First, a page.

Richard Davenporthines

When the great ship went down

The looming centenary of the world’s most notorious shipping calamity, when the Titanic ruptured its starboard flank as it scraped the side of an iceberg on its maiden voyage in April 1912, presents publishers with a tactical challenge.

The looming centenary of the world’s most notorious shipping calamity, when the Titanic ruptured its starboard flank as it scraped the side of an iceberg on its maiden voyage in April 1912, presents publishers with a tactical challenge.

The looming centenary of the world’s most notorious shipping calamity, when the Titanic ruptured its starboard flank as it scraped the side of an iceberg on its maiden voyage in April 1912, presents publishers with a tactical challenge. Almost as many books and articles have been written about the stricken liner as about Jack the Ripper — and for the same reason. Like the Whitechapel murders, the deaths at sea of 1,517 souls created a media storm which has never abated. The challenge to find anything new to say is best met by an oblique approach: by taking some specialised theme; or fixing on an individual whose experiences personalise and intensify what happened.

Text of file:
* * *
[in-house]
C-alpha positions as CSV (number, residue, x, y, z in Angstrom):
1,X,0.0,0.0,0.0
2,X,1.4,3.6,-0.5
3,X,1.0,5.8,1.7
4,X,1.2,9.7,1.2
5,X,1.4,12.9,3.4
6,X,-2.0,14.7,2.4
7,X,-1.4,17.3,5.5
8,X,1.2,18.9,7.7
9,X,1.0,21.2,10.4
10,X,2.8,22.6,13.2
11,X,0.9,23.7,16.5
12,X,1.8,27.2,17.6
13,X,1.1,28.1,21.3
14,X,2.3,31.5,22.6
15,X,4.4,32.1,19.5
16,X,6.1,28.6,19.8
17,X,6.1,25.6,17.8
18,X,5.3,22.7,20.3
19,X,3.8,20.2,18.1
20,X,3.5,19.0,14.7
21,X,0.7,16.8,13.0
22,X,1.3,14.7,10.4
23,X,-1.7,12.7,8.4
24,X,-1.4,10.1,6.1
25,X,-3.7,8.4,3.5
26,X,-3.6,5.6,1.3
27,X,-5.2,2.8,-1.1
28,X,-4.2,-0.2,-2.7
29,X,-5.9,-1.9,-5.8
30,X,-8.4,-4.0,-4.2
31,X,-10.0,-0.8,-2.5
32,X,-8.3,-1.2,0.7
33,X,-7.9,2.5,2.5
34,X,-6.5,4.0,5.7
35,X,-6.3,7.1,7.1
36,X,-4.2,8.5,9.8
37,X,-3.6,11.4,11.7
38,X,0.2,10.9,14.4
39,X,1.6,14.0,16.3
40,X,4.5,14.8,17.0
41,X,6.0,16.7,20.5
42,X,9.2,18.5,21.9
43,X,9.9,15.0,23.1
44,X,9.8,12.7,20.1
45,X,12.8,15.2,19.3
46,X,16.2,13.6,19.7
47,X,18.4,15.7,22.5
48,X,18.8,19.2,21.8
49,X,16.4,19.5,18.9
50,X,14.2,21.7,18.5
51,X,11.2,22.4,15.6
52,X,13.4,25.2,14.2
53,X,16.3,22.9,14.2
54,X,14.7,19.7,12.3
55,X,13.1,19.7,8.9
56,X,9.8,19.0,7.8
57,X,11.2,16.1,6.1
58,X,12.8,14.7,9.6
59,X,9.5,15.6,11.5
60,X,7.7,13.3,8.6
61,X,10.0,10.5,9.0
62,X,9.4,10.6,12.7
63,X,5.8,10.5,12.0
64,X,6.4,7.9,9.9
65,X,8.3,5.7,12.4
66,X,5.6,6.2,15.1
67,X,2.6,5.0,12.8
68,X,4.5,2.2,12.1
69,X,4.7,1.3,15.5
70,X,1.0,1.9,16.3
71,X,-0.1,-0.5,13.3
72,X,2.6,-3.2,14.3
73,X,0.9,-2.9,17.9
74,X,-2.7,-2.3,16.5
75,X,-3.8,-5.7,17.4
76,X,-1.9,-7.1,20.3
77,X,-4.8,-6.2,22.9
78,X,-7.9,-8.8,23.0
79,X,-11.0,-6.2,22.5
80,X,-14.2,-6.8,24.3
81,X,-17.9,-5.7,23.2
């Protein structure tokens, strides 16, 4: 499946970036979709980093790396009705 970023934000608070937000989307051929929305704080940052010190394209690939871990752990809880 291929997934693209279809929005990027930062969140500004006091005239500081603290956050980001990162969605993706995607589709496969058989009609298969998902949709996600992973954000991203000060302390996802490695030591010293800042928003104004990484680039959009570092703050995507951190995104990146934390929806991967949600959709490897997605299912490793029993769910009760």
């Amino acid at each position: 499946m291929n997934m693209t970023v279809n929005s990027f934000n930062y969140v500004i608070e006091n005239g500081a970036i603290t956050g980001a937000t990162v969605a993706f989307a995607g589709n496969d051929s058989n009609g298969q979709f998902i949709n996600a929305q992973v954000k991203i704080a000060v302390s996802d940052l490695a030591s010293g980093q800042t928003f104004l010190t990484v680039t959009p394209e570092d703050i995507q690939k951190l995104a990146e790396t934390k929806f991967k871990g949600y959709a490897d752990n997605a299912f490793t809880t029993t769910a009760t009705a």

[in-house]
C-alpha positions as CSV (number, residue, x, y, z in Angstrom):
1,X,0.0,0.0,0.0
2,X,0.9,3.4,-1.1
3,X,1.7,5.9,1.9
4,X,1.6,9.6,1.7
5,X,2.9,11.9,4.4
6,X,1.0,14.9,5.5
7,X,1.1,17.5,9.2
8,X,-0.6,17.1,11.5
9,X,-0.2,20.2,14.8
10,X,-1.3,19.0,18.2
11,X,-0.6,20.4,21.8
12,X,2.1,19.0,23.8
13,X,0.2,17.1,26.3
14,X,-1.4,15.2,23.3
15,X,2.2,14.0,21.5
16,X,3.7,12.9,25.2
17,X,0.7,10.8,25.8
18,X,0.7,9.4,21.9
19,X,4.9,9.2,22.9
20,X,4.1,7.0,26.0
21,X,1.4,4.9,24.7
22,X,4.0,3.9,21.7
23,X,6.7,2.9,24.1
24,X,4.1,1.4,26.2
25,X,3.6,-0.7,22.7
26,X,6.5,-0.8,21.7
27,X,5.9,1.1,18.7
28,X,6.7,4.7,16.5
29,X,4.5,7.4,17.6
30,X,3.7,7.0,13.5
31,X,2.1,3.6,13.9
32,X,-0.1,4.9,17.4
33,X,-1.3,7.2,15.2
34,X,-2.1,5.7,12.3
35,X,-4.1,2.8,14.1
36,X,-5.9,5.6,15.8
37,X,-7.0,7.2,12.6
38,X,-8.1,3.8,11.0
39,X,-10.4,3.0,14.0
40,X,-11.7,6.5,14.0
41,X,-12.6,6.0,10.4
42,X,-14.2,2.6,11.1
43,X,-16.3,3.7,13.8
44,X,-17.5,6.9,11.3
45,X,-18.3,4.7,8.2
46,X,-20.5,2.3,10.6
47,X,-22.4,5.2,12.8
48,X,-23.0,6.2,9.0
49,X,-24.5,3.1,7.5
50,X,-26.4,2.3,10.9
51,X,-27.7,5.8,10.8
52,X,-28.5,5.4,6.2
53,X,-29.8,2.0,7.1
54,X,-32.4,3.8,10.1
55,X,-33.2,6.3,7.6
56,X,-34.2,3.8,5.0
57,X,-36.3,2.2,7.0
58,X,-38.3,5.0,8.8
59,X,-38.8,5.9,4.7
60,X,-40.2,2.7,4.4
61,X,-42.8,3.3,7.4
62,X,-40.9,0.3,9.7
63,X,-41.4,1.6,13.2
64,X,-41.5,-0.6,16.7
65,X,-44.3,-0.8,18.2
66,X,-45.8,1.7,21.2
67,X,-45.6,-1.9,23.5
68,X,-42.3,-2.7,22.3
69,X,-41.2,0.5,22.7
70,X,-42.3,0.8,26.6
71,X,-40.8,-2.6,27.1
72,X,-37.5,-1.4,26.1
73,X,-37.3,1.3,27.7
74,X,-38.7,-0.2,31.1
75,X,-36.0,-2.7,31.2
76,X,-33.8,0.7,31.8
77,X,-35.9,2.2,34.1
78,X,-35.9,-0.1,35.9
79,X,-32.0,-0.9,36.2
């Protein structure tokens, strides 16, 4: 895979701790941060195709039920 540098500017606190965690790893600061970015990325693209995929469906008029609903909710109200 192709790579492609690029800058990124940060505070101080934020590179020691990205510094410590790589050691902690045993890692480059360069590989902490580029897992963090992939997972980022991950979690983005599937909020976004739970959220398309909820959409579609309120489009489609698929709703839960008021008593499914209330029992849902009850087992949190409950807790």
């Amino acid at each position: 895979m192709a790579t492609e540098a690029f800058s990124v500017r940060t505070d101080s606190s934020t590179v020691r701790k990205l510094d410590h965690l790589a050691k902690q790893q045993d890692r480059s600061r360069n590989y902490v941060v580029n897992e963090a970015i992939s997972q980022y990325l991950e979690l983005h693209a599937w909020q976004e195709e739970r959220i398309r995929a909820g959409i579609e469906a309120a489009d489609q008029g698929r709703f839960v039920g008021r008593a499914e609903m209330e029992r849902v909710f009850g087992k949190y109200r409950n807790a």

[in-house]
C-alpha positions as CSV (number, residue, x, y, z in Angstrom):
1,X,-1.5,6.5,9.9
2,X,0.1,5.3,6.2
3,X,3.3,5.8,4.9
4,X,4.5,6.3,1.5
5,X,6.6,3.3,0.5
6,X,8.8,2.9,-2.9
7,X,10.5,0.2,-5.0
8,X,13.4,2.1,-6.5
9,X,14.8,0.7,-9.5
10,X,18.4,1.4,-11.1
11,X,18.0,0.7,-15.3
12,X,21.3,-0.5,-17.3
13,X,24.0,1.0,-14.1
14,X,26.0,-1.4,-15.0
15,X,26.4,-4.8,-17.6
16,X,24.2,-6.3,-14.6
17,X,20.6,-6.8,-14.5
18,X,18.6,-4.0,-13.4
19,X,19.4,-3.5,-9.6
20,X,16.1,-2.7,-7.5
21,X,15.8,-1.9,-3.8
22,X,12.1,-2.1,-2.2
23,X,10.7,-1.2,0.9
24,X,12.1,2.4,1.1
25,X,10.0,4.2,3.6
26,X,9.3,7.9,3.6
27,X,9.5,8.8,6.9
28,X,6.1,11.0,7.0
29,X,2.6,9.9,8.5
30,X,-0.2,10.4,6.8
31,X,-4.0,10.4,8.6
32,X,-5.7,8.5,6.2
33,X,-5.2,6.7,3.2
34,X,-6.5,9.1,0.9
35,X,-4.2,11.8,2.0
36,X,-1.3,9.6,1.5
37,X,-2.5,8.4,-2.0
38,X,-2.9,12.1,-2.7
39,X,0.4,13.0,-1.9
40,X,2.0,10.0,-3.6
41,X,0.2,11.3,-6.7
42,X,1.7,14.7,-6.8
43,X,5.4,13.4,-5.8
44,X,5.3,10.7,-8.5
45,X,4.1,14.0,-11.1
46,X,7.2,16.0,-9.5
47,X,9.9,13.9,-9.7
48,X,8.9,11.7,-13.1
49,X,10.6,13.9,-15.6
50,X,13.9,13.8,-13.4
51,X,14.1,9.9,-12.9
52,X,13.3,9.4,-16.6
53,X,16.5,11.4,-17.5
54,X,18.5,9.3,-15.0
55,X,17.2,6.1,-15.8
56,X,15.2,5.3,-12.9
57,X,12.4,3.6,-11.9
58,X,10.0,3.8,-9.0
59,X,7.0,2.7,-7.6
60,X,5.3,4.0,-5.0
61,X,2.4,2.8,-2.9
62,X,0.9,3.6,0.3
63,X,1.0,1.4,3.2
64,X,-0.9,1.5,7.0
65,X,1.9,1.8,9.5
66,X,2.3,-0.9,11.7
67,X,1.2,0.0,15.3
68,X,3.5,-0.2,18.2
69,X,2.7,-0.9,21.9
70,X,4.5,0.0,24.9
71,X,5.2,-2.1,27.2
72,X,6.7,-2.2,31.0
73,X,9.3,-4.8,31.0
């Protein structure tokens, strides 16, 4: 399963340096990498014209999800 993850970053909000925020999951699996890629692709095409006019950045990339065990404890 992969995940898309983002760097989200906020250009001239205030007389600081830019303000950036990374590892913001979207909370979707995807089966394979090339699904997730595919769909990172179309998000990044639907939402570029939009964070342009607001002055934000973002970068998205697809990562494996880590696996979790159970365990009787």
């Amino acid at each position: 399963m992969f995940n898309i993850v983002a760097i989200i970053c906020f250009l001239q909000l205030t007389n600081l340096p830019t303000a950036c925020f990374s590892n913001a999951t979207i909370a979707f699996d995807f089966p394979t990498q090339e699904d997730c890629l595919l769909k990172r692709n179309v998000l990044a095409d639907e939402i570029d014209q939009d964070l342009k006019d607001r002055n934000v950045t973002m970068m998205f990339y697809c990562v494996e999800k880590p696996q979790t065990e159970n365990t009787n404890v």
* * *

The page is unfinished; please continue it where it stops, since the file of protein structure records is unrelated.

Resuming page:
Christopher Ward (whose article on the aftermath was published in The Spectator 6 August), has written a poignant memorial to his mother’s unmarried parents. His grandfather, Jock Hume, was a 21-year-old violinist from Dumfries who learnt just before he embarked as a bandsman on the Titanic that his glove-maker fiancée Mary Costin was pregnant. After the collision the band calmed passengers by continuing to play until shortly before the liner’s final plunge. With stalwart camaraderie they then jumped overboard together. Eight days later Hume’s body was found floating in the Atlantic, upright in its life-jacket, besides those of two other bandsmen, with his violin case strapped to his chest. Ward’s book contains new information on the retrieval of Titanic corpses from the ocean, with macabre details about freezing to death, but is chiefly a work of family piety, with the sinking of 1912 providing a pretext for publication.

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